The ASME Code for boilers and pressure vessels (Secs. 1 and 8) describes the procedure for sizing safety or relief valves. For boilers with 500 ft2 or more of heating surface, two or more safety valves must be provided. Boilers with superheaters must have at least one valve on the superheater. The valves on the drum must relieve at least 75% of the total boiler capacity. Superheater valves must relieve at least 20%. Boilers that have reheaters must have at least one safety valve on the reheater outlet capable of handling a minimum of 15% of the flow. The remainder of the flow must be handled by valves at the reheater inlet.
If there are only two valves for a boiler, the capacity of the smaller one must be at least 50% of that of the larger one. The difference between drum pressure and the lowest valve setting may be at least 5% above drum pressure but never more than the design pressure and not less than 10 psi. The range between the lowest boiler valve setting and the highest set value is not to be greater than 10% of the set pressure of the highest set valve. After blowing, each valve is to close at 97% of its set pressure. The highest set boiler valve cannot be set higher than 3% over the design pressure.
The guidelines above are some of those used in selecting safety valves. For details the reader should refer to the ASME Code [4].
7.7 Q:
How are the capacities of safety valves for steam service determined?
The relieving capacities of safety valves are given by the following expressions. ASME Code, Sec. 1 uses a 90% rating, whereas Sec. 8 uses a 100% rating [5].
W = 45 APaKsh (5a)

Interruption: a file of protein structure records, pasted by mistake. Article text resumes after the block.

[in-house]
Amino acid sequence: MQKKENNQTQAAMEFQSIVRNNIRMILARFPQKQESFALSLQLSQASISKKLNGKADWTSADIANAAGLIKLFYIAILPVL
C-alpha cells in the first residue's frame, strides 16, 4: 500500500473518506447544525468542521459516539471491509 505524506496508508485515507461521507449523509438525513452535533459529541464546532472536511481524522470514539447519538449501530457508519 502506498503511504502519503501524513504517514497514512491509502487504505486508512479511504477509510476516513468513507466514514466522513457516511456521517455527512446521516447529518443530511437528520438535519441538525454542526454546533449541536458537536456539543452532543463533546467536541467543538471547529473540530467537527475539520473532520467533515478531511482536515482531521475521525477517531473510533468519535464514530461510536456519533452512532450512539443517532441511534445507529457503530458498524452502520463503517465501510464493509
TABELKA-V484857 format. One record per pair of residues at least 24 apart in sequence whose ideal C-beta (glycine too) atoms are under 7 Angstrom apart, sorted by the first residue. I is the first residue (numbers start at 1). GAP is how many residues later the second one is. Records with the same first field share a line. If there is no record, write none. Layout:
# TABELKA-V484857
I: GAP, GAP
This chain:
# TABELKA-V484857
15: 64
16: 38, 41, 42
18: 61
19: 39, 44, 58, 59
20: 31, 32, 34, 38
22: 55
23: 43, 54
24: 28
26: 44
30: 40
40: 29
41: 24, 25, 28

W = 50APaKh (5b)
Where
W = lb/h of steam relieved A = nozzle or throat area of valve, in.2
Pa = accumulated inlet pressure = Ps x (1 +acc) + 15, psia (The factor acc is the fraction of pressure accumulation.)
Ps = set pressure, psig
Ksh = correction factor for superheat (seE Fig. 7.1)
The nozzle areas of standard orifices are specified by letters D tO T and are given in Table 7.2. For saturated steam, the degree of superheat is zero, so
Ksh = 1. The boiler safety valves are sized for 3% accumulation.
Determine the sizes of valves to be used on a boiler that has a superheater. The parameters are the following.
Total steam generation = 650,000 lb/h Design pressure = 1500psig Drum operating pressure = 1400 psig Steam outlet temperature = 950°F Pressure accumulation = 3%
Superheater outlet operating pressure = 1340psig
The set pressure must be such that the superheater valve opens before the drum valves. Hence the set pressure can be 1500 — 60 — 40= 1400psig (60 is the pressure drop and 40 is a margin). The inlet pressure Pa = 1.03 x
1400 + 15 = 1457 psia. From Fig. 7.1, Ksh = 0.79.
W 130, 000 2
A =———— =————————— = 2.51 in.